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This one has stumped me now for a little bit. I am creating a derived System.Windows.Forms.DataGridView control with some sensible default values. Now to make this clear they are simply default values and should be capable of being changed in the designer. As of right now I have the default values being set in the controls constructor:

using System.Drawing;
using System.Windows.Forms;

namespace TruckSmart.Controls
    /// <summary>
    /// An implementation of a System.Windows.Forms.DataGridView with sensible default values.
    /// </summary>
    public class DataGrid : System.Windows.Forms.DataGridView
        /// <summary>
        /// Initializes a new instance of the TruckSmart.Controls.DataGrid class.
        /// </summary>
        public DataGrid()
            AllowUserToAddRows = false;
            AllowUserToDeleteRows = false;
            AllowUserToOrderColumns = false;
            AllowUserToResizeColumns = false;
            AllowUserToResizeRows = false;
            AutoGenerateColumns = false;
            AutoSizeColumnsMode = DataGridViewAutoSizeColumnsMode.DisplayedCells;
            AutoSizeRowsMode = DataGridViewAutoSizeRowsMode.DisplayedCells;
            BackgroundColor = SystemColors.Window;
            BorderStyle = BorderStyle.Fixed3D;
            ColumnHeadersBorderStyle = DataGridViewHeaderBorderStyle.None;
            Margin = new Padding(0);
            MultiSelect = false;
            ReadOnly = true;
            RowHeadersVisible = false;
            SelectionMode = DataGridViewSelectionMode.FullRowSelect;

            AlternatingRowsDefaultCellStyle = new DataGridViewCellStyle()
                BackColor = Color.FromKnownColor(KnownColor.AliceBlue)

            ColumnHeadersDefaultCellStyle = new DataGridViewCellStyle()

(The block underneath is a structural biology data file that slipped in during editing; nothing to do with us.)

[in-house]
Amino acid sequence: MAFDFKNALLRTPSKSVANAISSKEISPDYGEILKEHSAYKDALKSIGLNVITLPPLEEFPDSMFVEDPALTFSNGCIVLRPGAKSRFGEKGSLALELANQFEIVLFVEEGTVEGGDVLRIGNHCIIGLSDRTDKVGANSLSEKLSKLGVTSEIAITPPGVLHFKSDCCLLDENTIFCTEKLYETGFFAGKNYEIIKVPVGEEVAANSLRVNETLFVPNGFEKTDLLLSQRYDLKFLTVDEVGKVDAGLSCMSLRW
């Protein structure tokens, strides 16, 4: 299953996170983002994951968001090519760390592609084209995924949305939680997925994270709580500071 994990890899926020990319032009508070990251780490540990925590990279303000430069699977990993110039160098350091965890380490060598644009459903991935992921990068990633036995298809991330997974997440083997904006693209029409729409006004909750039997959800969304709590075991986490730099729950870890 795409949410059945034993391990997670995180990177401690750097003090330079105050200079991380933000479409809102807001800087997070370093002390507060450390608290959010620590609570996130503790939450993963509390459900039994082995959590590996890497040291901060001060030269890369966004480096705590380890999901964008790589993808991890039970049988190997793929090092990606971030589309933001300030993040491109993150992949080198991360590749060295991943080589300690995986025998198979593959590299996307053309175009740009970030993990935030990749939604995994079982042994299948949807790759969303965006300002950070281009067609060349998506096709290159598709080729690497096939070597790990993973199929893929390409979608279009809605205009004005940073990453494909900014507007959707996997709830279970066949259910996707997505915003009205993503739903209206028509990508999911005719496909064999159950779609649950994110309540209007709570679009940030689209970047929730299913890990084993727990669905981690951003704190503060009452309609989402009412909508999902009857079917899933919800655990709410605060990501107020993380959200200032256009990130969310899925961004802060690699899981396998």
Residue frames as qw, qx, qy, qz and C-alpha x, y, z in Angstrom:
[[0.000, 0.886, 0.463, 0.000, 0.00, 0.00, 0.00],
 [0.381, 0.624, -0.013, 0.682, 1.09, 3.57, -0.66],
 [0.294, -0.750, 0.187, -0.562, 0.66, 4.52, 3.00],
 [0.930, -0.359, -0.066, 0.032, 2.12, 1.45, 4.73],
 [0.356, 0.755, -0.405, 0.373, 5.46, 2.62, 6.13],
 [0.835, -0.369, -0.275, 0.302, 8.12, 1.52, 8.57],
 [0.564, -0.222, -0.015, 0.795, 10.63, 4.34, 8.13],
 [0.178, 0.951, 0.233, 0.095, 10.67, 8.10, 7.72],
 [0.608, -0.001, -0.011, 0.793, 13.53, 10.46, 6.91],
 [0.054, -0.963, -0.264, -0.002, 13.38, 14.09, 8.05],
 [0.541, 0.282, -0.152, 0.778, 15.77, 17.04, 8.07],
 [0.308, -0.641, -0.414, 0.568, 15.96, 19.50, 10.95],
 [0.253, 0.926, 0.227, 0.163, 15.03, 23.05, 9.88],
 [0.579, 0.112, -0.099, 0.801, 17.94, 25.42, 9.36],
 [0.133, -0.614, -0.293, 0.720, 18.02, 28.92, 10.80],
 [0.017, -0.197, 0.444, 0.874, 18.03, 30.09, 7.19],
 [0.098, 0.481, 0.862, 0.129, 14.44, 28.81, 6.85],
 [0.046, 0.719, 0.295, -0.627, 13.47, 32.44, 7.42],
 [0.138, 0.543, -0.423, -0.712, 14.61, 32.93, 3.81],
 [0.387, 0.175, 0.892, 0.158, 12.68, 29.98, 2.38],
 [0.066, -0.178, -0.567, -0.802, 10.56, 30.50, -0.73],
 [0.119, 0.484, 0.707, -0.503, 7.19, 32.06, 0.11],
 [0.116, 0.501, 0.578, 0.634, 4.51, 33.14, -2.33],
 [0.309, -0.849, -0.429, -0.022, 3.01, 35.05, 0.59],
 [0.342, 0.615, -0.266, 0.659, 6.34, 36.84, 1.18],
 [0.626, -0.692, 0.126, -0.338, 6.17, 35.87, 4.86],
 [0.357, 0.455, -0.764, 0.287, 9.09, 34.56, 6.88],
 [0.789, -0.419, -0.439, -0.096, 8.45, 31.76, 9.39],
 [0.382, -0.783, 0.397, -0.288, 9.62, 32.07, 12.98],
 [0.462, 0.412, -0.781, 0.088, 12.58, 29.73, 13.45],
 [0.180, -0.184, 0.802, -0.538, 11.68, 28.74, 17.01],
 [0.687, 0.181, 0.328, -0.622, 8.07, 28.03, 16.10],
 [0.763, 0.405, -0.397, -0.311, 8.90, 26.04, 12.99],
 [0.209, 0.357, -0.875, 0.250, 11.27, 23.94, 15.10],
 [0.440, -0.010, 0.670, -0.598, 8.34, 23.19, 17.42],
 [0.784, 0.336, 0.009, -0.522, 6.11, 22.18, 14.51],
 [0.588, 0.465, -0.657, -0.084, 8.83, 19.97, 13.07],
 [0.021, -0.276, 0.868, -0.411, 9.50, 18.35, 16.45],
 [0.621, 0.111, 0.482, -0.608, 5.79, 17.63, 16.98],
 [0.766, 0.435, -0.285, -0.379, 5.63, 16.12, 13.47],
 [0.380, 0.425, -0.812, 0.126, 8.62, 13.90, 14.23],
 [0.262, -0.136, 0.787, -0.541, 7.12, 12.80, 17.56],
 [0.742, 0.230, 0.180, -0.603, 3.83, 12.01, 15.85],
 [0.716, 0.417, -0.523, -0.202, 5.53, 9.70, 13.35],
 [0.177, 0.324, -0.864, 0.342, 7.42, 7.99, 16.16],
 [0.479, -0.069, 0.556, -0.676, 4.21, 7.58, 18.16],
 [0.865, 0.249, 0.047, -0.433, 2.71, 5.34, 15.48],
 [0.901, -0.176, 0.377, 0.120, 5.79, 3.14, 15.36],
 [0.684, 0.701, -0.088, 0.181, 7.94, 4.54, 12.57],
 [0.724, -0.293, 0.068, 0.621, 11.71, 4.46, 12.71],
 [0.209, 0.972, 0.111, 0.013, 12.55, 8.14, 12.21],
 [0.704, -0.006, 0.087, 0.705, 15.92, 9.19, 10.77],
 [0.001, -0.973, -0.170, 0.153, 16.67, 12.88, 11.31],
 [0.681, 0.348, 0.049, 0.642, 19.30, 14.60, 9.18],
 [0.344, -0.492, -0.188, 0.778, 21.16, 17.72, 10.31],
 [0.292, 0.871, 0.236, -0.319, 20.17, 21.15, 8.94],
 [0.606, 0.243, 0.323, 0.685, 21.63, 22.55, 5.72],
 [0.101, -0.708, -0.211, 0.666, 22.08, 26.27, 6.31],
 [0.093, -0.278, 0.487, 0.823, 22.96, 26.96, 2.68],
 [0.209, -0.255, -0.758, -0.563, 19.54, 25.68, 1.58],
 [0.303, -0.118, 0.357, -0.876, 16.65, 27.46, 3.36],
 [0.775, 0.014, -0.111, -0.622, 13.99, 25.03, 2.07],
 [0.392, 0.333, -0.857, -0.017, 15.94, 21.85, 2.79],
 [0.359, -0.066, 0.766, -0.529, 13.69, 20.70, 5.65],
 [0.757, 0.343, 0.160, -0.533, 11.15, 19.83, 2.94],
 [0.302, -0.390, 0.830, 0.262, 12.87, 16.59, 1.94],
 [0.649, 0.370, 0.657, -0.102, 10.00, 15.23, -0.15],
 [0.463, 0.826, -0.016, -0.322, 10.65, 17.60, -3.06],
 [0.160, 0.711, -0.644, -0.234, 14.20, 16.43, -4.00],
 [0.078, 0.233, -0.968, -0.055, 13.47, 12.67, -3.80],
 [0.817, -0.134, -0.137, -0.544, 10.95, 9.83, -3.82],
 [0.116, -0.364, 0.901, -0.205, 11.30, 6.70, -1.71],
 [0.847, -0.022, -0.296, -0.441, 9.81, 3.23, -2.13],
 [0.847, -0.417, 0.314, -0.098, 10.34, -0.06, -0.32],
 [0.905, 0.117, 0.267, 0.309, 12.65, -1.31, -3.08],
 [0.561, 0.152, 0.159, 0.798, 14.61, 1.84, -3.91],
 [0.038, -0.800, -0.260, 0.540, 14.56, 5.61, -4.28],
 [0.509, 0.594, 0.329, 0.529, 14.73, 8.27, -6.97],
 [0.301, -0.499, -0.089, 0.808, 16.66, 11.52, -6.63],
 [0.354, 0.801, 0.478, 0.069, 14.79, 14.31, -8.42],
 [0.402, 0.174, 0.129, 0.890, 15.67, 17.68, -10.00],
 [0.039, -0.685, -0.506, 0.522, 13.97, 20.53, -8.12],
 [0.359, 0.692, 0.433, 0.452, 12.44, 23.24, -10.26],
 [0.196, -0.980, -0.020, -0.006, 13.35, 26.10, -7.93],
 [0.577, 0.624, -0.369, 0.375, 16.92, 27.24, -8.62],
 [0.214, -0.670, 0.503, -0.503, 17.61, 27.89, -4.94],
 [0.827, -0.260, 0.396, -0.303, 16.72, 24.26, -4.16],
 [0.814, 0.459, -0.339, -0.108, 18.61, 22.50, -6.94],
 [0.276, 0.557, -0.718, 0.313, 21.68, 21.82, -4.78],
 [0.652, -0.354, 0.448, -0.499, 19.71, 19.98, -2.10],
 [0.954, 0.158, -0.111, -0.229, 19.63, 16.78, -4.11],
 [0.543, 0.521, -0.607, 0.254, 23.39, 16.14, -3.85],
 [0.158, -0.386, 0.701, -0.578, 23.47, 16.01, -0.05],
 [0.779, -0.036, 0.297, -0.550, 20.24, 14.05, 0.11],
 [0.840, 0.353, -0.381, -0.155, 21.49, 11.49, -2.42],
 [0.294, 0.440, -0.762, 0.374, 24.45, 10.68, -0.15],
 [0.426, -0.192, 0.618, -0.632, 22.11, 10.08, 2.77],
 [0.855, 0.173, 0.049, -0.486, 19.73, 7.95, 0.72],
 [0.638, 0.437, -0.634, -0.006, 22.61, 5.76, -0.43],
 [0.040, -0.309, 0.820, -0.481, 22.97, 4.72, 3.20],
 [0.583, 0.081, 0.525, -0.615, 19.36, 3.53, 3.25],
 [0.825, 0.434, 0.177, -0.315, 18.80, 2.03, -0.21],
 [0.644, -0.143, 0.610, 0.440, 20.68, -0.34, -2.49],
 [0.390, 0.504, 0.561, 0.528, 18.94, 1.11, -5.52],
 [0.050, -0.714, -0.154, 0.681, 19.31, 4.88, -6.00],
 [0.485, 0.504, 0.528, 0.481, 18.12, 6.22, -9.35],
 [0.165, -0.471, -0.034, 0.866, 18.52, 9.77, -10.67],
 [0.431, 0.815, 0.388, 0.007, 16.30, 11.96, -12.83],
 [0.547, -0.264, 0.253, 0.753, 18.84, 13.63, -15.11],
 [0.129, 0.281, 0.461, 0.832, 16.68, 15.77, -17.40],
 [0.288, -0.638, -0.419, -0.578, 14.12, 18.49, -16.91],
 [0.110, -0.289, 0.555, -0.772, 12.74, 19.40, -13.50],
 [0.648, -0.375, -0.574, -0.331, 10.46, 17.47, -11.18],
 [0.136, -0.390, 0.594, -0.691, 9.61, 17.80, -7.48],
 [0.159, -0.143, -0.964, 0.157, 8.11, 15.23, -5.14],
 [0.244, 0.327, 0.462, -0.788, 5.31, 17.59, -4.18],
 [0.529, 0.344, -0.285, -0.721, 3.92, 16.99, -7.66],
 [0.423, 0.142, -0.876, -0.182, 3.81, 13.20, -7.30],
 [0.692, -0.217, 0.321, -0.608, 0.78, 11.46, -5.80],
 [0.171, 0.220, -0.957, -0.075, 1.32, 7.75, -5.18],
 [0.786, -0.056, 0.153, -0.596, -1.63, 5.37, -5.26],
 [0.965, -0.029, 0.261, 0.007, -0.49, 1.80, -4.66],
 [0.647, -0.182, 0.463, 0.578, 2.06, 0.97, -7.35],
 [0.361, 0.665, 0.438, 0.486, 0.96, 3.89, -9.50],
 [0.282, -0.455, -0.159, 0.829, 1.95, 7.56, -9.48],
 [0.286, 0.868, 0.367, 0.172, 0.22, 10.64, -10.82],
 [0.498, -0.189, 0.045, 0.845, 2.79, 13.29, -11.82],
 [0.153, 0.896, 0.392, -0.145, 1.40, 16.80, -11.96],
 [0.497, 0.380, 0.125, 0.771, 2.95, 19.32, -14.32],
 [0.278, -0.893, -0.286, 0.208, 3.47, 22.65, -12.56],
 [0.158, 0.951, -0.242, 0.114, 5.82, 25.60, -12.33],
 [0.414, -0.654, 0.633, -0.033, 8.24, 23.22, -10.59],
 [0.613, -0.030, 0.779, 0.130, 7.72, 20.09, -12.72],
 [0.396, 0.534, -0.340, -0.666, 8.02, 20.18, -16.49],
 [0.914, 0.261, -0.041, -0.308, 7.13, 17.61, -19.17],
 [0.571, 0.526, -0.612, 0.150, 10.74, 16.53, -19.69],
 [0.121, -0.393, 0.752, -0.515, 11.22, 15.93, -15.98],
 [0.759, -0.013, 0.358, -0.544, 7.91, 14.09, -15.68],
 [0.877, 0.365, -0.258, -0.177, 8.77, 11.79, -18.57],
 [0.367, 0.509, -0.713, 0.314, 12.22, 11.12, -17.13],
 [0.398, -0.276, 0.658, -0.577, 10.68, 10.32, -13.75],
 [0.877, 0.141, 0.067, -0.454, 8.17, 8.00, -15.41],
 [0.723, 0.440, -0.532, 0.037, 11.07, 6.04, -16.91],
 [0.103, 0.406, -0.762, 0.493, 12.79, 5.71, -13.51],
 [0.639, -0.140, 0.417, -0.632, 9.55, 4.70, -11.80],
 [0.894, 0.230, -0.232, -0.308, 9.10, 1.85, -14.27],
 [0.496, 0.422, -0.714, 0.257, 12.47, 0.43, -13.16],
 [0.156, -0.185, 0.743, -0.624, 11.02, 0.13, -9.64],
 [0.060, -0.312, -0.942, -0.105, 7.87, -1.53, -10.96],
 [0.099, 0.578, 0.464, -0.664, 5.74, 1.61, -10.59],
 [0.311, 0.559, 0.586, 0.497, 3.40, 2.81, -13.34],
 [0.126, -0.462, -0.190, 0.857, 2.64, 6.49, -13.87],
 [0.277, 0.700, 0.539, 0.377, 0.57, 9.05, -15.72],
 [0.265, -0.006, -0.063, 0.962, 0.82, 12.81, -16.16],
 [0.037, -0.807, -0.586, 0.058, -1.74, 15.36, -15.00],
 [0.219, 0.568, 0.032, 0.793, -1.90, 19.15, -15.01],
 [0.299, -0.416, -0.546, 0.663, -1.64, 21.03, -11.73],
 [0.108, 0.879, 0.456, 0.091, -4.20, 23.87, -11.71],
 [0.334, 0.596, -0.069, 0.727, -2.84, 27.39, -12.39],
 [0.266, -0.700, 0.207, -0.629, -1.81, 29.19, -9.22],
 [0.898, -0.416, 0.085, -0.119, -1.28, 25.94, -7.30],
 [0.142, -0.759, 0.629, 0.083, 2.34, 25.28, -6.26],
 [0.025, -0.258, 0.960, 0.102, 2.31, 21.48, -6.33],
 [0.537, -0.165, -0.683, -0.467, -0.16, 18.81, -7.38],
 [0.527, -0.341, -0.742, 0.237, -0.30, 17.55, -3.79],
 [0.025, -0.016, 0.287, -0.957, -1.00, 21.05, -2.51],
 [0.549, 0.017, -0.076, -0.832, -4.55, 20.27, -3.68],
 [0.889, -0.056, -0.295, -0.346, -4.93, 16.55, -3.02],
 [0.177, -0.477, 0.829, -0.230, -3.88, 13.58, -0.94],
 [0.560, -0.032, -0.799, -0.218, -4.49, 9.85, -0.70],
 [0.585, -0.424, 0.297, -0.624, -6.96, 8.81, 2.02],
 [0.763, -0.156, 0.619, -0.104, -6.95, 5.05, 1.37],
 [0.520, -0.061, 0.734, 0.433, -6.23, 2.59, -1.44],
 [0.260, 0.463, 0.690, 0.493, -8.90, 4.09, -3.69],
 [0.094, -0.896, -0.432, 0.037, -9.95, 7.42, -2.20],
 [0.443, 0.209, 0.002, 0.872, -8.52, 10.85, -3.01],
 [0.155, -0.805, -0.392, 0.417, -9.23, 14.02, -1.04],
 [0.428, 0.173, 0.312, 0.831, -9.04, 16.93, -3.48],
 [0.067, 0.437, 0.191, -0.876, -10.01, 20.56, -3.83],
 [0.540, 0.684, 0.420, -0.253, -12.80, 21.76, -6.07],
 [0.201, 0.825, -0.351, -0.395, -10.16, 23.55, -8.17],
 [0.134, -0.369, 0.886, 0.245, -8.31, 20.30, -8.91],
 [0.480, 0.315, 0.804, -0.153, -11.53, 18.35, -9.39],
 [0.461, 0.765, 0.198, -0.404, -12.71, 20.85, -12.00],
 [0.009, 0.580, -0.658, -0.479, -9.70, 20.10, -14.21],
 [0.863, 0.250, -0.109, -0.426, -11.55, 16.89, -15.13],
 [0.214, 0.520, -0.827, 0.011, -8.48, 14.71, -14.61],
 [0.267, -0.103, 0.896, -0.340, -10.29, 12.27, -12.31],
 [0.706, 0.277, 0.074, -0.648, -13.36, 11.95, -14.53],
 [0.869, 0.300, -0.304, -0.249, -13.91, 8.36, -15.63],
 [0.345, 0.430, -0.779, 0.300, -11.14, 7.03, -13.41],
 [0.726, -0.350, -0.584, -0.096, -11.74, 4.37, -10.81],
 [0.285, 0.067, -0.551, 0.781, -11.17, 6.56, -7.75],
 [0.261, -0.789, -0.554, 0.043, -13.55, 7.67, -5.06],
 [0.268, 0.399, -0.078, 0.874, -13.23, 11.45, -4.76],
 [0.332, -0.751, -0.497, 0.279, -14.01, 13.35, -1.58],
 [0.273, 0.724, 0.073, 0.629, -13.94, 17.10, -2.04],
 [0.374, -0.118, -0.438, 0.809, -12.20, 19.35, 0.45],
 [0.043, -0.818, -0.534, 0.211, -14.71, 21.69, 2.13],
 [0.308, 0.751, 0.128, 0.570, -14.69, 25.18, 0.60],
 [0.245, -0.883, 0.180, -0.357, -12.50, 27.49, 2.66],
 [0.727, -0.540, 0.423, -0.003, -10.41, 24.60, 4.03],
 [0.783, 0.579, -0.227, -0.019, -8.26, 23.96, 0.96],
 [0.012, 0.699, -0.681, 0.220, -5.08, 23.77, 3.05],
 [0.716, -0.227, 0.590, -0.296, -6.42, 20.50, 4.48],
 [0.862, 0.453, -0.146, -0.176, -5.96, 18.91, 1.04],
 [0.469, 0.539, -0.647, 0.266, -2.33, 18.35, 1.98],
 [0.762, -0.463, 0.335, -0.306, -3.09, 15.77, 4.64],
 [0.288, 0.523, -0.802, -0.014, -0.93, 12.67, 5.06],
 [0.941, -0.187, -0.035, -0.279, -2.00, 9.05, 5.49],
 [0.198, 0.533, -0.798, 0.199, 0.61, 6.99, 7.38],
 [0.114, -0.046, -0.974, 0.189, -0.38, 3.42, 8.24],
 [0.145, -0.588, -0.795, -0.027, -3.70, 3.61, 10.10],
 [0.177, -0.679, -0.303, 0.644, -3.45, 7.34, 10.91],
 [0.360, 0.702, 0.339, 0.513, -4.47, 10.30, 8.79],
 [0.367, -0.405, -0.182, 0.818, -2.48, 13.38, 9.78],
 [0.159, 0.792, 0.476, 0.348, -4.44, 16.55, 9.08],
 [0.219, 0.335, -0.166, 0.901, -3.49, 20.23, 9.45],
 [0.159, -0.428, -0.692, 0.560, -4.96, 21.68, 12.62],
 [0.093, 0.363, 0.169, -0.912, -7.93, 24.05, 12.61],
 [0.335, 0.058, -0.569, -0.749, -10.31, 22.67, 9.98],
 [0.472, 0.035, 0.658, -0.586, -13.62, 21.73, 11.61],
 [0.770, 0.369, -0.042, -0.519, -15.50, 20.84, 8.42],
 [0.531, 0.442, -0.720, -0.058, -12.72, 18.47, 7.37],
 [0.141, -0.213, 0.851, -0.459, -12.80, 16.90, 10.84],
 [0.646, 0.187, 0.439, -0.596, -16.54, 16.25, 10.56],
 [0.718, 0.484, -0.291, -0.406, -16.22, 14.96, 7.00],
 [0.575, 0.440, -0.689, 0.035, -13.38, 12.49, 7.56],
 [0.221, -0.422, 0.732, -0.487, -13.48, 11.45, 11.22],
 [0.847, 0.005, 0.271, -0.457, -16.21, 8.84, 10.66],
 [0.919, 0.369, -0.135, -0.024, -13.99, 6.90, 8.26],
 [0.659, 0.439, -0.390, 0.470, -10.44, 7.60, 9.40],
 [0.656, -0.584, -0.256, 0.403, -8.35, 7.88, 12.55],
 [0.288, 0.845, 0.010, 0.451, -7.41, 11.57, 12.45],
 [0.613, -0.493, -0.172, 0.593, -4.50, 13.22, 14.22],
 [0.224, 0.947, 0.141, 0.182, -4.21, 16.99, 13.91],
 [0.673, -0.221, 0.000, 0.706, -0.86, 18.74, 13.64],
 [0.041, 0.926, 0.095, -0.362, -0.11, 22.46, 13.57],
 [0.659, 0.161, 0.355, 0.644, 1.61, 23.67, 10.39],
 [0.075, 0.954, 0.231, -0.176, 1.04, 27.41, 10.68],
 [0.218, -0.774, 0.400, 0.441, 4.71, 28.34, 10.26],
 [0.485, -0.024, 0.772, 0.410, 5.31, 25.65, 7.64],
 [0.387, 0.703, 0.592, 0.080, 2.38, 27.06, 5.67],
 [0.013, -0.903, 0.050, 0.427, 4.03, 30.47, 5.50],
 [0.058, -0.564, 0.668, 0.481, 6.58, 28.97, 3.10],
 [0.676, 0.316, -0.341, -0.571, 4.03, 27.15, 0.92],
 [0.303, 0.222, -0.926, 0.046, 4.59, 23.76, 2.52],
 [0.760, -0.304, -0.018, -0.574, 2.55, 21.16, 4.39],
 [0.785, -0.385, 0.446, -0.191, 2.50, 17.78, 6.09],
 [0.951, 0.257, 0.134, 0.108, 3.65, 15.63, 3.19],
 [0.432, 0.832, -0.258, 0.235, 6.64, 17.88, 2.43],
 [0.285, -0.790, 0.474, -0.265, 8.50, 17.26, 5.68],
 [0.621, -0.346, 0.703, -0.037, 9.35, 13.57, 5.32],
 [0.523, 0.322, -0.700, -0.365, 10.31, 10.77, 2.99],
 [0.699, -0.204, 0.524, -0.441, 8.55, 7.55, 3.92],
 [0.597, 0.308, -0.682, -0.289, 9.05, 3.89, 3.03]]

WrapMode = DataGridViewTriState.False

The main problem with using the constructor is that when I close my form designer in Visual Studio and re-open it the constructor is called again and any changes I made previously in the designer are reset. Is there a special place I should be putting these default values?

share|improve this question
up vote 2 down vote accepted

Unfortunately, you will have to re-implement the properties yourself again:

public new bool AllowUserToAddRows {
  get { return base.AllowUserToAddRows; }
  set { base.AllowUserToAddRows = value; }

The keyword new will override or shadow the base property, allowing you to change it then. The DefaultValue attribute does not "set" the value of the property, it's just used by the designer to determine whether or not to write the value to the designer file or not. You would still have to set your default values in the constructor.

share|improve this answer
@CrisMcLaughlin this works. And looks like it's the easiest solution. I don't know why some ones don't like using new to shadow the base members but it's really useful in some cases such as this case. – King King Nov 4 '13 at 17:48
As it turns out it does work. I was setting the wrong property... Thanks again! – Cris McLaughlin Nov 4 '13 at 17:52

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